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Metal Snow On Venus? Metallic Frost On Planet's Peaks Falls From Atmosphere, Scientists Say

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METAL SNOW VENUS
Maat Mons, the highest mountain on Venus with an altitude of 5 miles above the planet's mean surface. | NASA
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Bothered by the pelting rain this hurricane season? Be thankful you don't live on Venus, where it seems to snow heavy metal!

Scientists have never actually seen snow fall on Venus, but they have observed metallic frost capping the planet's mountains, according to Discovery News. The frost -- believed to be composed of the minerals galena (lead sulfide) and bismuthinite (bismuth sulfide) -- was first observed as mysterious bright patches in radar imaging maps produced by NASA's Magellan Mission to Venus in 1989.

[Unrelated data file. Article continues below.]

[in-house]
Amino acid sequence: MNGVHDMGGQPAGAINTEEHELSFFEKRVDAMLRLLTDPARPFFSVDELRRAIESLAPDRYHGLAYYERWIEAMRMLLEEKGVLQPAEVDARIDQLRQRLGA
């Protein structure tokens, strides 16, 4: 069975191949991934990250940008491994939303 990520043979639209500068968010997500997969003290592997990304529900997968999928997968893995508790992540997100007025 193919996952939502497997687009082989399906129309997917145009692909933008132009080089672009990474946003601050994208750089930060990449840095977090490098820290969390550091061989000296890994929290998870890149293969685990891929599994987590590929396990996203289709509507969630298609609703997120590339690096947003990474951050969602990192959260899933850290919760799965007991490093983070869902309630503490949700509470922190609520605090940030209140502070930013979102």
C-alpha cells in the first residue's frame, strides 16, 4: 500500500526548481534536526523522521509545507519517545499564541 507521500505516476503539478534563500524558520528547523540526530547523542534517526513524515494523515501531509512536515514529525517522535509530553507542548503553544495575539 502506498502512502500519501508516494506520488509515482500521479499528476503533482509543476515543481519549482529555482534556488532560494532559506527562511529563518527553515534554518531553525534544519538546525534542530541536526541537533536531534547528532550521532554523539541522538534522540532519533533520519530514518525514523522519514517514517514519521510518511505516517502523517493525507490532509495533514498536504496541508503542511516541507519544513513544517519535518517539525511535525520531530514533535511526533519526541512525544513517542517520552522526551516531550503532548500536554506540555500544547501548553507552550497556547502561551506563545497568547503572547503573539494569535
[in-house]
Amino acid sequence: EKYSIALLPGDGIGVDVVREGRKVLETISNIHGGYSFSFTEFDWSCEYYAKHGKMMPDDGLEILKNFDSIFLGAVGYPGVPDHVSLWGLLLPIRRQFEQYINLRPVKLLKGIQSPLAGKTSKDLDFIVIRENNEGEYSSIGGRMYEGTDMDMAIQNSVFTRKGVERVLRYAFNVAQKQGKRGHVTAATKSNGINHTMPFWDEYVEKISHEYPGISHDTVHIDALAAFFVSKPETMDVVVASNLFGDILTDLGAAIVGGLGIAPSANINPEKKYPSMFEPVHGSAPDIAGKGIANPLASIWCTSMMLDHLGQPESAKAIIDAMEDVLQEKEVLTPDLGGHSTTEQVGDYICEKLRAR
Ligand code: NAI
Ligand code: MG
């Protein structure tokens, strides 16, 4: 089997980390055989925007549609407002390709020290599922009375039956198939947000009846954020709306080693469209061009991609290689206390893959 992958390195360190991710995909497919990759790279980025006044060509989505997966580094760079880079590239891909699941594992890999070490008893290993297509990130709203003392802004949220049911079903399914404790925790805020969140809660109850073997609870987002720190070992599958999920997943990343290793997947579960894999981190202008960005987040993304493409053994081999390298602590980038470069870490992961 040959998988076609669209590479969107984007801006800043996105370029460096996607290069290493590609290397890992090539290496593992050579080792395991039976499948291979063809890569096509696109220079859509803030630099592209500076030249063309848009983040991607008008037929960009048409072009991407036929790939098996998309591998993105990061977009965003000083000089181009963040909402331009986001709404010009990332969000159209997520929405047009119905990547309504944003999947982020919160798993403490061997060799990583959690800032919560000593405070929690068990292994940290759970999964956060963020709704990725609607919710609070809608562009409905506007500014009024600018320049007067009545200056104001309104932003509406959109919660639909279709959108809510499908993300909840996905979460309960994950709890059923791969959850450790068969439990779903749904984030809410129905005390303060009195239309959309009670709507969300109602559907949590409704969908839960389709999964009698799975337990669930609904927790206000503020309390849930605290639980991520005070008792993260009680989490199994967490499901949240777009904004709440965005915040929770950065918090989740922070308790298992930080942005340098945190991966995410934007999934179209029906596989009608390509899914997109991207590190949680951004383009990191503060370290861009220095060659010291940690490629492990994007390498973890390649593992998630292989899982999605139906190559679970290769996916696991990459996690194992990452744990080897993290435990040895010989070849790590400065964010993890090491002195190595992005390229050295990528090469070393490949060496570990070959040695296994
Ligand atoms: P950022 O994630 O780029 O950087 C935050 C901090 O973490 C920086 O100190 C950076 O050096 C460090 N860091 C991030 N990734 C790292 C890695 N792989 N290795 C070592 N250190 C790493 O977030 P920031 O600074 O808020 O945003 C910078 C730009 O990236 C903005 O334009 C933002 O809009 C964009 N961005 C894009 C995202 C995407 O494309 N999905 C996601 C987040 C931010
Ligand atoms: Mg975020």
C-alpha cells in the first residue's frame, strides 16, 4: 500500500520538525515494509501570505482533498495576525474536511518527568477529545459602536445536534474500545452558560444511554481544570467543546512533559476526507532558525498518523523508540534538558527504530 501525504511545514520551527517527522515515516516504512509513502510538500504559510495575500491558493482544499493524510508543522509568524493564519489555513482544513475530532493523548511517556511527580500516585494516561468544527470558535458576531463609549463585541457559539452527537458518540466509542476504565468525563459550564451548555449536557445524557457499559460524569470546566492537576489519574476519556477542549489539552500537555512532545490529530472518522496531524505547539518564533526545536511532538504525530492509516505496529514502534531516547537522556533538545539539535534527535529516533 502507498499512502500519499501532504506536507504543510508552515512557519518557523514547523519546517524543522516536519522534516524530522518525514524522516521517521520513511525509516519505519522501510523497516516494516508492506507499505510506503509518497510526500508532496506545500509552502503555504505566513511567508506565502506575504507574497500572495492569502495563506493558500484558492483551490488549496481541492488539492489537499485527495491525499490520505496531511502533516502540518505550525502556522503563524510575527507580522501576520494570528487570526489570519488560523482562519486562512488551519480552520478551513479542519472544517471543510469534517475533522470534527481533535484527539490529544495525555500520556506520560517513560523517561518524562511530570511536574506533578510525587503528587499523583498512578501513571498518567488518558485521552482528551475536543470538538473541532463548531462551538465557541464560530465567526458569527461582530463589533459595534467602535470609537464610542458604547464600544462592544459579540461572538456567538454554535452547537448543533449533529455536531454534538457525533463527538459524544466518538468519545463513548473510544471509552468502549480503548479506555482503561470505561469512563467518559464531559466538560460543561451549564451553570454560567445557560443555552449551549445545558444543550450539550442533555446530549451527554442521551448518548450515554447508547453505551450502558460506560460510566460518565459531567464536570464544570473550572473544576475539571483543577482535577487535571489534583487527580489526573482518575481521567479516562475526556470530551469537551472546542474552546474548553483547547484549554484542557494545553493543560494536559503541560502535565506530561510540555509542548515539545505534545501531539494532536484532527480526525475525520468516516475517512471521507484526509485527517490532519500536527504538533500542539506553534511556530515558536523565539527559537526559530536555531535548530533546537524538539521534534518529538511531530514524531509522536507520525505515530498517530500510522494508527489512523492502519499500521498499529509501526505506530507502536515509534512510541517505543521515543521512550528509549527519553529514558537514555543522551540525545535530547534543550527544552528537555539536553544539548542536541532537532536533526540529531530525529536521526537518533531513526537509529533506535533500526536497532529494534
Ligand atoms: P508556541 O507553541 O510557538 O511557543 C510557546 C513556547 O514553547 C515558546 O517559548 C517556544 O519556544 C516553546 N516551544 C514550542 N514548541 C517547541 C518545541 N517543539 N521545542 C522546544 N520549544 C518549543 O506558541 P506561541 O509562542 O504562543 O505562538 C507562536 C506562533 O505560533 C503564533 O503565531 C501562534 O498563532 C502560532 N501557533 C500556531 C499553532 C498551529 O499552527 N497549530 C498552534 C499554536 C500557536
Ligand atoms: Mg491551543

How is snowing metal even possible? Dr. Bruce Fegley, professor of earth and planetary scientists at Washington University in St. Louis, and co-discover of the frost's metal make-up, explained in an email to The Huffington Post:

On Venus the lower atmosphere and surface are hundreds of degrees hotter than the surface of the Earth and metallic compounds emitted by volcanoes on Venus condense in the cooler regions of the atmosphere and snow out on the surface.

And Venus isn't the only celestial body with some weird precipitation. On Mars, the snow is made of carbon dioxide.

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On Venus It Snows Metal